Thursday, March 11, 2010

Luke 15:1-3, 15b-32 - Sermon - The Elder

(ROUGH DRAFT)
Luke 15:1-3, 11b-32
The Elder
03-14-10

During my first couple of months I decided that I would preach a sermon that would get people’s attention. This was not the first time I preached it and it won’t be the last. For those of you who missed it, I’ll give you a quick synopsis. It was a first person narrative story. I told the story from the perspective of the main character. Although some might disagree, I started off by saying, “I am going to tell you a story” and then I went into it. I told them that I demanded my father treat me like an adult and to do so he gave me a credit card with $20,000 on it. I used it to go to Vegas where I made a ton of money playing cards. I spent all the money on fast living and faster women. I eventually went to LA to look for work but lived on the street after a while. I hitched hiked my way back to my parents house in Charlotte where I was welcomed in by my dad.

Then at the end of the story I reveal that this is not a story about my life, it is a story modern retelling of the prodigal son parable. At my last appointment one of my youth came up to me afterward and said, “Jim, you were really cool for about 15 minutes.” I told my parents and my in-laws I was doing this sermon again and they came up that Sunday just to hear it first hand. They think it is hilarious. I do this early on in my appointment because it doesn’t take long for people to figure out that this isn’t me. I am not a younger son type of person. I am not going to run off and live a life of debauchery and sin. My childhood and early adulthood is pretty strait laced and sanitary.

If I waited to preach that sermon then you all would see through it really quickly and it would lose its dramatic effect. You all would say, “Wait, he doesn’t have an older brother, he IS the older brother.” It’s true. I am the older or the elder brother in my family. I have three younger sisters. In fact I am the oldest of my generation. I am the first born. How many of you are the first born or the oldest in your family? With being the first born come all the stereotypes of the first born. They say that the first born children are smarter, at least 3 points higher than the younger siblings, I would agree with that. Us, oldest children, are also better educated, and we earn more money. That is one not necessarily true. Studies have shown firstborns identify with their parents and conform to parental standards. I find this is because we have no other option and our parents get warn out on us so the younger ones get away with murder. Studies have also shown that because firstborn children are older, wiser, and more powerful, those born later become have broader interests and they become more open to experience.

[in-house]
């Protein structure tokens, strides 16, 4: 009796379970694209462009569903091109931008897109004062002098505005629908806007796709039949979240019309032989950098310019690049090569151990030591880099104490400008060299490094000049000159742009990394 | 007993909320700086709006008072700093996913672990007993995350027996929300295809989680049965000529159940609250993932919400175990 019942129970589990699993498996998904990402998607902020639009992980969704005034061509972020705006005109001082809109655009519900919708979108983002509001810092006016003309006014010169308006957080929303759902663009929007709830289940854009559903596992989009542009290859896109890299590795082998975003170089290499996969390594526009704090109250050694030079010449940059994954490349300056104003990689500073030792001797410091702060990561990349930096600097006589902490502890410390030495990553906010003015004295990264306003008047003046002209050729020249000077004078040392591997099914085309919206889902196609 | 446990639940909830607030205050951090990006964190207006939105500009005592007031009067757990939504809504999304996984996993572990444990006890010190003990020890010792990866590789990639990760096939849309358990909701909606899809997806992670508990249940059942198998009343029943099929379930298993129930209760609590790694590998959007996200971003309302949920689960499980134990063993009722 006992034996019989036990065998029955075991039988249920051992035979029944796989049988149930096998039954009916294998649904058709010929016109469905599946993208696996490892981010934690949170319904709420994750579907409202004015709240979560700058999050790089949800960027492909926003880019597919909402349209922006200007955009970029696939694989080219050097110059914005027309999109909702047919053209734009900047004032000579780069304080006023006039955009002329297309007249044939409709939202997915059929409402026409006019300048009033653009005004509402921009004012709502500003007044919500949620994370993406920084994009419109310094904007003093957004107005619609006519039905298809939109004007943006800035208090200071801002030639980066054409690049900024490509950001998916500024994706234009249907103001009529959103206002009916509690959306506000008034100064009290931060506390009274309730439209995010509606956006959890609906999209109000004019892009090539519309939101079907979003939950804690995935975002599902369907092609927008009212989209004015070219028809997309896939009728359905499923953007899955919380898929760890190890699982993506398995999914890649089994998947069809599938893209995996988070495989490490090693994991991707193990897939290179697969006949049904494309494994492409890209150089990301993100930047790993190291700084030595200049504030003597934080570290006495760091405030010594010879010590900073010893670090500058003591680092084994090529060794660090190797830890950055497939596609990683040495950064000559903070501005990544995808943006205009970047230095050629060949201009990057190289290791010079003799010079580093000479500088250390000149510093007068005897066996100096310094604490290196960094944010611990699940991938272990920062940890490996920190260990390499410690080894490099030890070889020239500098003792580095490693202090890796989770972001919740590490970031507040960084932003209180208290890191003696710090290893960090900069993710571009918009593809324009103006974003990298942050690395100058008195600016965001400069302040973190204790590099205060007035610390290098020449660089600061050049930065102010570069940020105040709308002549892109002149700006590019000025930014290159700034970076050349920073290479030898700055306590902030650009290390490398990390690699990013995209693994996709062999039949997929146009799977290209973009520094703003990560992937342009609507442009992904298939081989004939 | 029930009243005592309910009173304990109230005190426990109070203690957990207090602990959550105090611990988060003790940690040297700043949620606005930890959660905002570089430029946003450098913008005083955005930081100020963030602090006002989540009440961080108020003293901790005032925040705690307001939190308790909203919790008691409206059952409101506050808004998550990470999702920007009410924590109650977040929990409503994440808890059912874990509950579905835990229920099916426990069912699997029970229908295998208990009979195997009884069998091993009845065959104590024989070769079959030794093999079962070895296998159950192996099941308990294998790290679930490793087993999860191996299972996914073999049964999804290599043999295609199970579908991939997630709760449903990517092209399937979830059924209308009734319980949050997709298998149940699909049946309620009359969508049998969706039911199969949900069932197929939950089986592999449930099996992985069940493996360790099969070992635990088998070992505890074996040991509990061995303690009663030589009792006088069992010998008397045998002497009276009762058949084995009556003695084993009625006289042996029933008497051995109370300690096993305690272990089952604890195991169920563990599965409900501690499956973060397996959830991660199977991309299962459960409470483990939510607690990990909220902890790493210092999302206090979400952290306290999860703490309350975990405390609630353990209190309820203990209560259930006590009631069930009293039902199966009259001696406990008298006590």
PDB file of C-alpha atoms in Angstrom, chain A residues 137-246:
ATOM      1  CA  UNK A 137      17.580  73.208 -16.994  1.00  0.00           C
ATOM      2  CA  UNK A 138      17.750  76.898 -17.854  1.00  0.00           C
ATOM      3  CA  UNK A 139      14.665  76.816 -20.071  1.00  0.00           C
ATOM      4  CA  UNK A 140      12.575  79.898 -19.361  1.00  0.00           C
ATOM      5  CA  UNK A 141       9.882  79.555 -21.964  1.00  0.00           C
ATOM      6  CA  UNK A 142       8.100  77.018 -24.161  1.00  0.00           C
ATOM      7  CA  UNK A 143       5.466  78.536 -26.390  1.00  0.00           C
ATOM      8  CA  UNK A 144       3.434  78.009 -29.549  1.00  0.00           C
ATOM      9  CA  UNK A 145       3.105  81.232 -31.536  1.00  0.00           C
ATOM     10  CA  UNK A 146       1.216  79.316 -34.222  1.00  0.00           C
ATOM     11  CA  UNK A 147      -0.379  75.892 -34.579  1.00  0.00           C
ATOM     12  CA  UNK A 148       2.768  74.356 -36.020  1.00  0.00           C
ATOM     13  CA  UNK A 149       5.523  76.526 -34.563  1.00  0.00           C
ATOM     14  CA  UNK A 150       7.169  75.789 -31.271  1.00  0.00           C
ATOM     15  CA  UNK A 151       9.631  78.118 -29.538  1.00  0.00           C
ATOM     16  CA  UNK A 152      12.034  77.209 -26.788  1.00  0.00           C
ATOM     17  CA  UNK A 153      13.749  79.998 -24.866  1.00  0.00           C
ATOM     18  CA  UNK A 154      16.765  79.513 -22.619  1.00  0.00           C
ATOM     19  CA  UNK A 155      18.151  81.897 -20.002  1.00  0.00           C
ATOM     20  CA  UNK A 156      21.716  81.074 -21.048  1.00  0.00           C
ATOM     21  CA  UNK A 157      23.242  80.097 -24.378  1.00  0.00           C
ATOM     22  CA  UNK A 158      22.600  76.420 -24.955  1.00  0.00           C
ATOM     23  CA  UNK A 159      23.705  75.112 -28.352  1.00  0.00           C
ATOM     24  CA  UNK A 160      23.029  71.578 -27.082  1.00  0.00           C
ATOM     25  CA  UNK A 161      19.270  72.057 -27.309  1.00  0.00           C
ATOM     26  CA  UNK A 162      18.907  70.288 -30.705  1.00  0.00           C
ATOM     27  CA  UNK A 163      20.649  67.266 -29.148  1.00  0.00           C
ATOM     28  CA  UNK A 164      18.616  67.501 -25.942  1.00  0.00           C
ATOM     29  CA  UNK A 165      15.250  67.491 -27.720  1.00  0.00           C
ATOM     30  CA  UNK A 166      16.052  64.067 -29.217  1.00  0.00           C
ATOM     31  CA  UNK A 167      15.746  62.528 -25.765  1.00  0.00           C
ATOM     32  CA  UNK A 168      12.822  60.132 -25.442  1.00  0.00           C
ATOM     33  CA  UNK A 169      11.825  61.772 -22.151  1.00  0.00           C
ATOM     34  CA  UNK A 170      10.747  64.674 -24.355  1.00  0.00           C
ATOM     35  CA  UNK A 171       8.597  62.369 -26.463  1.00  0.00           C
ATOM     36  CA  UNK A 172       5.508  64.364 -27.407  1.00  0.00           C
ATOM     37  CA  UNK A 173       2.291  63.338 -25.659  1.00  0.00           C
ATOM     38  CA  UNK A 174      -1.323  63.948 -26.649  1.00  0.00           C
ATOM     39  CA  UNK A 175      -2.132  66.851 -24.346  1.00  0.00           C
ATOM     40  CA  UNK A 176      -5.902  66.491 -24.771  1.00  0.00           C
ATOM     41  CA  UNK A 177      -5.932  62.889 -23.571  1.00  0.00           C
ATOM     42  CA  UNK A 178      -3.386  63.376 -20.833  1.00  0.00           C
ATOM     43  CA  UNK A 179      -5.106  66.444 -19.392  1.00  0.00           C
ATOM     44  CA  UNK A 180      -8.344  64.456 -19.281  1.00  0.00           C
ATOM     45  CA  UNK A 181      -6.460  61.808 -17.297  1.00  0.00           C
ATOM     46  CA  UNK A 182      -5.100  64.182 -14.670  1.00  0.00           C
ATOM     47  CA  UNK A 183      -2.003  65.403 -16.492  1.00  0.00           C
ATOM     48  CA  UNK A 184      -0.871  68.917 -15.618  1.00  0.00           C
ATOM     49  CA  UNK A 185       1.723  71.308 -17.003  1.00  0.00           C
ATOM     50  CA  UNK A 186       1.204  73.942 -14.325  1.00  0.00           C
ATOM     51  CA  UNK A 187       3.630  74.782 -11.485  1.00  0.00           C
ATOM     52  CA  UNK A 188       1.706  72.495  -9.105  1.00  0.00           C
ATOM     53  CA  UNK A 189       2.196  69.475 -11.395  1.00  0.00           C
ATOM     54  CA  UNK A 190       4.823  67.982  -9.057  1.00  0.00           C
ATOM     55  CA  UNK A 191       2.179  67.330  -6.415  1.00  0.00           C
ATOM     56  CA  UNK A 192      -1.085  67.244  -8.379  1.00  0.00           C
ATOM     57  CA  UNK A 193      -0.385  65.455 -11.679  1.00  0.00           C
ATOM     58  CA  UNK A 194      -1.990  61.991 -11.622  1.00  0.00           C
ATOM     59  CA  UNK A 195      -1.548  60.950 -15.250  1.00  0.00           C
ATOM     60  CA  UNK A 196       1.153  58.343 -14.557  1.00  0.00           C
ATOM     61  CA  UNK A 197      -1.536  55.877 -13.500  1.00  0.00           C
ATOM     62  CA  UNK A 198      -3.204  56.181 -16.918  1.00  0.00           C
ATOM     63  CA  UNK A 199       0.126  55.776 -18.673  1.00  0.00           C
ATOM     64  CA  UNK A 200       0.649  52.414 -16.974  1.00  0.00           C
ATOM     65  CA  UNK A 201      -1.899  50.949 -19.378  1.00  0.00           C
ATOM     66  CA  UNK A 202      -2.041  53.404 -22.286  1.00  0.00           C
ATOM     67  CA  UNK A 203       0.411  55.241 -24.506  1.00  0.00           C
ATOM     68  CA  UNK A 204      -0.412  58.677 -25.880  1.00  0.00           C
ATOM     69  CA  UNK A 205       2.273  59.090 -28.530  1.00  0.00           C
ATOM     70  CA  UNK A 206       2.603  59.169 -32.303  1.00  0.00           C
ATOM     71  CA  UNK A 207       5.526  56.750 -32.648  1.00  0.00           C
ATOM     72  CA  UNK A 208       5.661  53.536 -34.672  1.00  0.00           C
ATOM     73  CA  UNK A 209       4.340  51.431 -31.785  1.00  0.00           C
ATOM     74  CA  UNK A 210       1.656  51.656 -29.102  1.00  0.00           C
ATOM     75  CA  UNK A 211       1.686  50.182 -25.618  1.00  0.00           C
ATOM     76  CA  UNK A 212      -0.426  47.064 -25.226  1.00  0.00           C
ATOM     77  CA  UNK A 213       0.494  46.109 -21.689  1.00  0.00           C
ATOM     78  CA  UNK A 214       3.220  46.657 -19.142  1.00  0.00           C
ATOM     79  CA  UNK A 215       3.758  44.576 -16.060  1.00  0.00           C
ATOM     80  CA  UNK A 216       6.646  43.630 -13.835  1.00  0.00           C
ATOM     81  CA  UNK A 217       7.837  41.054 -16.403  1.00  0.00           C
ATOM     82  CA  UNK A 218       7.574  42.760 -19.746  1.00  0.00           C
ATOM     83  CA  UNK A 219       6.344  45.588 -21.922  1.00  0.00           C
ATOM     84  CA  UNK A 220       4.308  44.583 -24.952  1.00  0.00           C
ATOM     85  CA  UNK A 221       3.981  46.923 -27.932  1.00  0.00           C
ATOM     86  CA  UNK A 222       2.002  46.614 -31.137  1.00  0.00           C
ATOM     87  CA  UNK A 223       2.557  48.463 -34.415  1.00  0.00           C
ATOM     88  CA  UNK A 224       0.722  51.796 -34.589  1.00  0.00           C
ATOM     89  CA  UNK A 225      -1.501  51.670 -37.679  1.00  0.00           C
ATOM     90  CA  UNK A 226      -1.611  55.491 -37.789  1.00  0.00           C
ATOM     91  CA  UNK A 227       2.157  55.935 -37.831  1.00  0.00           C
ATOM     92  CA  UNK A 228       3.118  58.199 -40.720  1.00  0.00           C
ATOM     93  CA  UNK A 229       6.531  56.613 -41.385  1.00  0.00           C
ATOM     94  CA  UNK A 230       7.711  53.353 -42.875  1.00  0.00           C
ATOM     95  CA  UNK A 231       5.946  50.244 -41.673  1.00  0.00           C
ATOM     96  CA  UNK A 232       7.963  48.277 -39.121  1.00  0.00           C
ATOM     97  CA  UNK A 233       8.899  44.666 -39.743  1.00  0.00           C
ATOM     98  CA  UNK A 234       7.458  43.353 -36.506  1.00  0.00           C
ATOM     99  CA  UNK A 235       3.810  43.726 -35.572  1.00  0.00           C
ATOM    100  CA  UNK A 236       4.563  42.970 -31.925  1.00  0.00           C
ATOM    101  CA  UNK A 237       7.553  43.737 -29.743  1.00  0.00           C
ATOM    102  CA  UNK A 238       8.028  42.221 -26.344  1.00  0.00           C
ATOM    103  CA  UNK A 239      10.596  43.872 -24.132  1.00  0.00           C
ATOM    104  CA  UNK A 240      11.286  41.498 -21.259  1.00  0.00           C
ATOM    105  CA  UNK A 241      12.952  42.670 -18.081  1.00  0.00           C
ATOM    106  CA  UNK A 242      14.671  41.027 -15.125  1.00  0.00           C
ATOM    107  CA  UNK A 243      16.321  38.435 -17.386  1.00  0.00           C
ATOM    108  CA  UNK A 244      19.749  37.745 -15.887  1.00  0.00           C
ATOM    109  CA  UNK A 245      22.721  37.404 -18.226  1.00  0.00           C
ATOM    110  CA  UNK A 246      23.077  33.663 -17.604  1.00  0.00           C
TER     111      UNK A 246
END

Jesus knows that the elder son would not go off and waste the father’s inheritance. That is more of a younger son move. So the vast majority of the parable is focused on the younger son. Most sermons focus on the younger son. That is where all the action is. That is where we see a great transformation. That is where preachers bear down on the idea that God, the Father, will welcome back any person no matter what they have done. This is the “come to the altar” side of the story that simply preaches itself. But how does Jesus start this parable? “There was a man who had two sons.” This is not a parable about the Prodigal Son, it should be labeled, the Prodigal Sons.

If I would relate to anyone in this story, I would relate to the elder son. He is the one who stayed back and helped his father with his father’s work. He didn’t stray off and waste his father’s inheritance. No, he helped build the company up and helped build the profit margins. He is the one who does everything the father tells him to do. He is the perfect son. Like I said, as the perfect son, I can relate to this story.

When we look at most established congregations they are usually filled with older sons and daughters and only have a sprinkle of younger sons and daughters. Remember I said established congregations. There are some newer congregations out there that are full of younger sons and daughters but I can say with most certainty that in any congregation older than 50 years old, you will only find a handful, if you are lucky, of younger child stories. The vast majority will be older child stories.

Let’s face it, especially those of us who are the oldest, we feel bad for the elder son because we can relate. There he was doing what he was supposed to do and he has all the right to be angry at the father’s reaction. He was out working in the field and he comes back home to a party and finds out it is being thrown for the youngest son, the one who went off and wasted his inheritance. He went off and disgraced the family name. He went off and lived a life unworthy of God and now the father is welcoming him back with open arms? He is killing the fattened calf, the most honored animal, for him? The anger built up so quickly and so fierce inside the oldest son that he couldn’t stay at the party.

The father runs after him but the oldest son turns around and yells at him, “Look! All these years I've been slaving for you and never disobeyed your orders. Yet you never gave me even a young goat so I could celebrate with my friends.” We feel the pain in this sentence. We understand the sorrow and struggle. We recognize and identify with the older son because if it were us in this story that is who we would be. And we are mad too when a person who has thrown their life away on self-indulgent things comes back and once again gets what he wants. They are welcomed back by the father and there seems to be no repercussions for their actions. Once again the youngest get away with everything!

In Solomon’s Porch Sunday School Class we went through a study called the Modern Parables. They take Jesus’ parable and in a modern twist create a video story retelling them. I found their modern retelling of this parable remarkable. Because it brought to light the role of the other son in this story. The one we tend to forget yet we identify with most often, the older son. What this video showed was that the older son though was not innocent in this story and actually in the end, has a worse relationship with the Father than the younger.